Democracy Paper: “Closed-Door Compromise—If Politicians Will Show Up” | Sarah E. Anderson and 2016-2017 Negotiating Agreement in Congress Research Grants recipients Daniel Butler and Laurel Harbridge-Yong discuss the importance of private negotiations for successful legislative compromise.
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The Negotiating Agreement in Congress Research Grants initiative, which ran from December 2016 to January 2019, provided funding to two cohorts of researchers with diverse backgrounds and sets of expertise to study legislative negotiations in Congress.
Processes of negotiating agreement in Congress are under great stress, as American politics is dominated by intense party polarization, limited agreement among representatives, gridlock, and public distrust. Yet we know very little about the specific challenges of legislative negotiations in Congress, including which formal or informal institutions enable or hinder successful compromises. The Negotiating Agreement in Congress Research Grants initiative provided funding to a cohort of researchers with diverse backgrounds and sets of expertise. The ultimate goal of the initiative was twofold: to inspire a new generation of legislative negotiation scholars, and to create research with practical implications for policymakers.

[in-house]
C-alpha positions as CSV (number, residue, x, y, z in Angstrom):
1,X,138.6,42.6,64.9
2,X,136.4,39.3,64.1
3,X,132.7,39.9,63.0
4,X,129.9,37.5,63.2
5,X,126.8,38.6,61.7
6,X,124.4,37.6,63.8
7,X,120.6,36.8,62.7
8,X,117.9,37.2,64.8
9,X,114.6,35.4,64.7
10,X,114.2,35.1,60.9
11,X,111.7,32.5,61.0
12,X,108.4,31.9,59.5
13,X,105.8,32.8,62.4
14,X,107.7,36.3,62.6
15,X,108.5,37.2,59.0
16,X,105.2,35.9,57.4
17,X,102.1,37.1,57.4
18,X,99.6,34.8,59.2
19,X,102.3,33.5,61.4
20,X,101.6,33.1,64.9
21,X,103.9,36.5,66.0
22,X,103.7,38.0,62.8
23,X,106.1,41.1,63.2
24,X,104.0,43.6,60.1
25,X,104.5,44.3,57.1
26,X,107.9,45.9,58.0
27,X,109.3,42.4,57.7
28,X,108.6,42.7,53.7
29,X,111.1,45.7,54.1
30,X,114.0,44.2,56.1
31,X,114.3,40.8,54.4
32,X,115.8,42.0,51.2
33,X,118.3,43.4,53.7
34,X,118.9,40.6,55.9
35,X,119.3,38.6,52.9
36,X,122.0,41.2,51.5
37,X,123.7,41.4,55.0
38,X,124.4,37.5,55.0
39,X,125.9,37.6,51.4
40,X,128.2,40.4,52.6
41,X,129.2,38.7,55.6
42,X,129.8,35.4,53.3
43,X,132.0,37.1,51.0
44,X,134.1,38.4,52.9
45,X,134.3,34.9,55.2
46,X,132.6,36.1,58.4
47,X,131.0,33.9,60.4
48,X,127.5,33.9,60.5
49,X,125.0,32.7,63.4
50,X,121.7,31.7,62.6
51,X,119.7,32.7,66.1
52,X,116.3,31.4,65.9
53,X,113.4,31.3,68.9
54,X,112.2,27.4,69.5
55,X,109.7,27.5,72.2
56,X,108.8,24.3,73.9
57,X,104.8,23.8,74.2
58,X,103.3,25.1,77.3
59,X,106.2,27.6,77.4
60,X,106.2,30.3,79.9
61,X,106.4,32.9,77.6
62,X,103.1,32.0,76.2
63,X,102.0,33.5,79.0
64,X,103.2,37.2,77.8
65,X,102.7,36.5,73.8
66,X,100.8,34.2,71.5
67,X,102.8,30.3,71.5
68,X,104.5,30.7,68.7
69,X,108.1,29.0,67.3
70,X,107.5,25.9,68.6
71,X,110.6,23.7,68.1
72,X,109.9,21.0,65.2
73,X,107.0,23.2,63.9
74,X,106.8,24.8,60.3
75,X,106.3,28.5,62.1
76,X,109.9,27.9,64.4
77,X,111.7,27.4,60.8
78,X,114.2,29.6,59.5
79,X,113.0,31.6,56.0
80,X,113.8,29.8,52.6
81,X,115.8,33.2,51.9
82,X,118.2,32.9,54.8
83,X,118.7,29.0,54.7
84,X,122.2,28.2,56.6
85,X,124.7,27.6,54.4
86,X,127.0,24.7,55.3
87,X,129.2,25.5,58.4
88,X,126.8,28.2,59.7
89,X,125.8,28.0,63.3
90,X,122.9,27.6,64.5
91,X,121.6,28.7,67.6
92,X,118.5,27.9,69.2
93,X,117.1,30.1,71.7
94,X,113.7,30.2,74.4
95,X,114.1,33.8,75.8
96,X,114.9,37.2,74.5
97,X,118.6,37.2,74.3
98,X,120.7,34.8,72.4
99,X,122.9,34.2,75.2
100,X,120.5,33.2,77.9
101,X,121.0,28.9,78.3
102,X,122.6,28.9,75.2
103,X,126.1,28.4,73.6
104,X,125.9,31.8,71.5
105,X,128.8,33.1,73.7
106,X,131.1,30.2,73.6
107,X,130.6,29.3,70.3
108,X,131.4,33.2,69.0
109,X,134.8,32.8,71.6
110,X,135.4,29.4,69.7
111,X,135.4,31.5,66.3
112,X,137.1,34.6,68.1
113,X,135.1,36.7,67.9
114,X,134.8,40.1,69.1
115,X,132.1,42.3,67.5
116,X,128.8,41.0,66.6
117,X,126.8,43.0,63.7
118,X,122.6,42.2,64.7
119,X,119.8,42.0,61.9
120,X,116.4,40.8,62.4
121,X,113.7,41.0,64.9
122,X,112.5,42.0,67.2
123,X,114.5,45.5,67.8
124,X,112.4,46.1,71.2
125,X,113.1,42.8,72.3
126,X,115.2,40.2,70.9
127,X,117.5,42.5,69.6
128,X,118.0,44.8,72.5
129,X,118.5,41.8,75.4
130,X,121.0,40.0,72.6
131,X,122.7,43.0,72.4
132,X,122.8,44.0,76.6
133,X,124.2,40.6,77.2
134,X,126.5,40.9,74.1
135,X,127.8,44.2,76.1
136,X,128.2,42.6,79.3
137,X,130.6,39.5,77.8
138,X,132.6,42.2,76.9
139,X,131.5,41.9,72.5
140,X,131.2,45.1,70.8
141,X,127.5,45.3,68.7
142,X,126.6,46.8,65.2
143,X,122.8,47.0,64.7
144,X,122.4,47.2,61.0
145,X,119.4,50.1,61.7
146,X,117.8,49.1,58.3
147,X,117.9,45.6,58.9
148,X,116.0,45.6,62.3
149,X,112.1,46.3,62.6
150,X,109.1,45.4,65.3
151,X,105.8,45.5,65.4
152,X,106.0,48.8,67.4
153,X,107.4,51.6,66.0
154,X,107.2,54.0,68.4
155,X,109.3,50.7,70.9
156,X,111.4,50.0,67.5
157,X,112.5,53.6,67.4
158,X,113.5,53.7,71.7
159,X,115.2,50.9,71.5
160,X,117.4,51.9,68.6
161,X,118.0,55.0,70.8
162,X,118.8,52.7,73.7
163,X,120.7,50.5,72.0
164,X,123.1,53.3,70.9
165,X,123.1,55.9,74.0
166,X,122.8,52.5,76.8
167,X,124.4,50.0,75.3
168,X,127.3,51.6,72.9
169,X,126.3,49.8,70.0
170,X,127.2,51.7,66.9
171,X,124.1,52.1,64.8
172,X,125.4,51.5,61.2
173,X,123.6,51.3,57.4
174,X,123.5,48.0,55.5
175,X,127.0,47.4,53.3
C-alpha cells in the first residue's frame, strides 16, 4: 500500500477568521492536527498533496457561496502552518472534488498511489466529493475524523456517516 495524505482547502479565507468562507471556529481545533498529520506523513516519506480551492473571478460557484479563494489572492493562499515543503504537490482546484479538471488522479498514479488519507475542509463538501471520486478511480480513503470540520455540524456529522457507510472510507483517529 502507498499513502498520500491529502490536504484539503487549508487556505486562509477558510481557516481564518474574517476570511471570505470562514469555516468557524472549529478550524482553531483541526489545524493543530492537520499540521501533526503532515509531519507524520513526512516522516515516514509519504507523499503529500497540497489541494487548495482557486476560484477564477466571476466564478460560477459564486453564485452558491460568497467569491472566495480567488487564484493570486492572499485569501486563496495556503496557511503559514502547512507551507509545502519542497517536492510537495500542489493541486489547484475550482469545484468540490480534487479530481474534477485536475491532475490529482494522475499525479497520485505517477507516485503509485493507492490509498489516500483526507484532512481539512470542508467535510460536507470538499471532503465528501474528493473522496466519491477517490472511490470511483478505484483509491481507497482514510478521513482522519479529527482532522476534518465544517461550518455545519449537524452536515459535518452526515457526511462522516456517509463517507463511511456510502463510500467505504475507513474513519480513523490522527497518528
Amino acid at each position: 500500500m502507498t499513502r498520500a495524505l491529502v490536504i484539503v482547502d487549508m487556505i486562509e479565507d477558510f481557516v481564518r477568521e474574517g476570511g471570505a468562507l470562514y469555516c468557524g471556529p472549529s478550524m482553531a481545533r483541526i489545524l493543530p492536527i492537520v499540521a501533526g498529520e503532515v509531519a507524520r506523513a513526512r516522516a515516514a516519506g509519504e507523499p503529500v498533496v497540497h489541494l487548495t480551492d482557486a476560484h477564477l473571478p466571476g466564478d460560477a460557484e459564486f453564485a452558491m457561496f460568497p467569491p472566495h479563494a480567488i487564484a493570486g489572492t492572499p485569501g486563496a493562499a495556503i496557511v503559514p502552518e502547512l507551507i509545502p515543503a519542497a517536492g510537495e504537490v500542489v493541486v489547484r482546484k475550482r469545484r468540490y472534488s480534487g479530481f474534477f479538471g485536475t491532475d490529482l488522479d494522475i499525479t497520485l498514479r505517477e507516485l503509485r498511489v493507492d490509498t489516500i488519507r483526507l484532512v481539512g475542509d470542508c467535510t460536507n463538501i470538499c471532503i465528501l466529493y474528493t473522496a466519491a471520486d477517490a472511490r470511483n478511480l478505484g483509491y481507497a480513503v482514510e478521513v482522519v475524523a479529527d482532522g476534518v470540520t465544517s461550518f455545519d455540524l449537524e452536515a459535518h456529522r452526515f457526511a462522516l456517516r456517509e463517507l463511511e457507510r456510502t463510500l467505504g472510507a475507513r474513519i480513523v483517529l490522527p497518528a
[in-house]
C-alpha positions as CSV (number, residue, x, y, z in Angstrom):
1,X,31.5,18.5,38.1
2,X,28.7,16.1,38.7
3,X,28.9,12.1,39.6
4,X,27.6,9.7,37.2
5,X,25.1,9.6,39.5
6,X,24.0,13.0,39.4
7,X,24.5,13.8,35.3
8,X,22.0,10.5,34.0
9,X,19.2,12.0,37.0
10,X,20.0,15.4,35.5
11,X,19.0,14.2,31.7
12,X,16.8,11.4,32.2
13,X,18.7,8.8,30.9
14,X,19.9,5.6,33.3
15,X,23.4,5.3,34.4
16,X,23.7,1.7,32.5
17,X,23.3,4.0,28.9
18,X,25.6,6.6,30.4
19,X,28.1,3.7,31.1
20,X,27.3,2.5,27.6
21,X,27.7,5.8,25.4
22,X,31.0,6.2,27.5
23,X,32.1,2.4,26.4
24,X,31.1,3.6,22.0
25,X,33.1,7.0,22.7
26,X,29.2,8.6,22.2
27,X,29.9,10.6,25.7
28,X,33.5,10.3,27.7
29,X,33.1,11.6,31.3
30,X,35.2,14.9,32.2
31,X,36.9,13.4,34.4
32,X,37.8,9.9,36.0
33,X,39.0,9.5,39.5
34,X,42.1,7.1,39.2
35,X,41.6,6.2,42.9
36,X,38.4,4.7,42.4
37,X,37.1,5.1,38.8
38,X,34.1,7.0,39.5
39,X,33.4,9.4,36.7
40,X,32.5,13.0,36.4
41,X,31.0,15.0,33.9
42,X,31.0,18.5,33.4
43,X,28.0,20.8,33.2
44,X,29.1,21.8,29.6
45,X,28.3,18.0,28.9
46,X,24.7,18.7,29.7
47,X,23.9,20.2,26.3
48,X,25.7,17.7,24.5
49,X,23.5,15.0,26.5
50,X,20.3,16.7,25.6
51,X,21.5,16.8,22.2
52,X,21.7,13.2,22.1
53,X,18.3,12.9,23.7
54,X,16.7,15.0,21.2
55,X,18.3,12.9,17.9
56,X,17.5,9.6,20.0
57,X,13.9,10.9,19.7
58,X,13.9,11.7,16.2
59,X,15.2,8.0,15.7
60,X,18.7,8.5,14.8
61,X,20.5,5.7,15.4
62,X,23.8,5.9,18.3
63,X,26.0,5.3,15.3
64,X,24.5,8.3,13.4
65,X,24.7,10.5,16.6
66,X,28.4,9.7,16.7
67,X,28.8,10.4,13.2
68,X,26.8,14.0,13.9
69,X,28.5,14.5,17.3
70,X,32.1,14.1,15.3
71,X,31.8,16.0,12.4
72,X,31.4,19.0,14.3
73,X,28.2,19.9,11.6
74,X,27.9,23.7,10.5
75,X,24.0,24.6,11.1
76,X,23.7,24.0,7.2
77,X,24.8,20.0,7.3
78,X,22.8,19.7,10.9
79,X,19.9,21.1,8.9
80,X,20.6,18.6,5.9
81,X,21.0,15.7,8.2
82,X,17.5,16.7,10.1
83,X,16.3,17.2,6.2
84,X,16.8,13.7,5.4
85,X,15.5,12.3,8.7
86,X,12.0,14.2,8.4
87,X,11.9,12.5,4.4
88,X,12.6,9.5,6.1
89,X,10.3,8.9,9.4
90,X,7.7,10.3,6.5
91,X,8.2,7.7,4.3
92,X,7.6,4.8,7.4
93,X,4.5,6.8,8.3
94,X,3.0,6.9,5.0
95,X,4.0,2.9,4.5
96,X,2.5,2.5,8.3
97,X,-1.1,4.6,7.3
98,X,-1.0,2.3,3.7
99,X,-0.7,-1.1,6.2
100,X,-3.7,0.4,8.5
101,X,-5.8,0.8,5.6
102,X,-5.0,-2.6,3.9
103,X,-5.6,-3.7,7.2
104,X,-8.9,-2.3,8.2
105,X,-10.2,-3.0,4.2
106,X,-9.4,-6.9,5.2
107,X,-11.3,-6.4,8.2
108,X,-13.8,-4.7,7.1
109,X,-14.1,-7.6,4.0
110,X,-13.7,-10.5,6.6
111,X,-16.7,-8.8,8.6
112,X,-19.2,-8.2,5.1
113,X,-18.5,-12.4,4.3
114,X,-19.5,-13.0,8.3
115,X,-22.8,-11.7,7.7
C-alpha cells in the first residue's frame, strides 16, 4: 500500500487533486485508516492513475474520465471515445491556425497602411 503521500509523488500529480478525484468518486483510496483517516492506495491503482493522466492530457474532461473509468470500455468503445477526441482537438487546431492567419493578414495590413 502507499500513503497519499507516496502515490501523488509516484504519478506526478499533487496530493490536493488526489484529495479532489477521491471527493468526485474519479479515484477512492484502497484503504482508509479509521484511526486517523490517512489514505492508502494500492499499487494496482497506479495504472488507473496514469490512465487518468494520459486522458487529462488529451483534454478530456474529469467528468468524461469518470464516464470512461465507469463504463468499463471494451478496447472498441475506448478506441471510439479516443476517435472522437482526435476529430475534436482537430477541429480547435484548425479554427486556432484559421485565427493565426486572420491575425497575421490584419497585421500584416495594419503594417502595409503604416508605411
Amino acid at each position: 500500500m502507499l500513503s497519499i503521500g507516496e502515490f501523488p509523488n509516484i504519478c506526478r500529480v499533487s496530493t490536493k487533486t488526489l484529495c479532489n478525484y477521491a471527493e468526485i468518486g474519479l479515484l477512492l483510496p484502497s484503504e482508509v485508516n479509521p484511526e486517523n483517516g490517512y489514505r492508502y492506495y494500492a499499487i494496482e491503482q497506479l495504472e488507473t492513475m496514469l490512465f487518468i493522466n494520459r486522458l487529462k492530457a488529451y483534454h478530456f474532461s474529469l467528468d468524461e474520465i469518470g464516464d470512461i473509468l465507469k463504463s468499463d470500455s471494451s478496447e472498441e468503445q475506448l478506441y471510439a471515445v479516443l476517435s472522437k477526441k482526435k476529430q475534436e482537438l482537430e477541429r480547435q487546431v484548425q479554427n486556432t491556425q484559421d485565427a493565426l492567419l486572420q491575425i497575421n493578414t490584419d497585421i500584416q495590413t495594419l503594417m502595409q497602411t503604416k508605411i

The impetus for this grants program came from the 2013 American Political Science Association (APSA) Task Force on Negotiating Agreement in Politics and was made possible by generous funding from the Hewlett Foundation’s Madison Initiative.
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The following individuals have supported the mission of the Negotiating Agreement in Congress Research Grants Program:
Adams Professor of Political Leadership and Democratic Values, Harvard University
Professor of Political Science, George Washington University
Associate Professor of Political Science, Duke University
Associate Professor of Management and Organizations
Professor of Government and Politics, University of Maryland
Susan Dod Brown Professor of Politics and Public Affairs, Princeton University
Professor of Political Science, University of Washington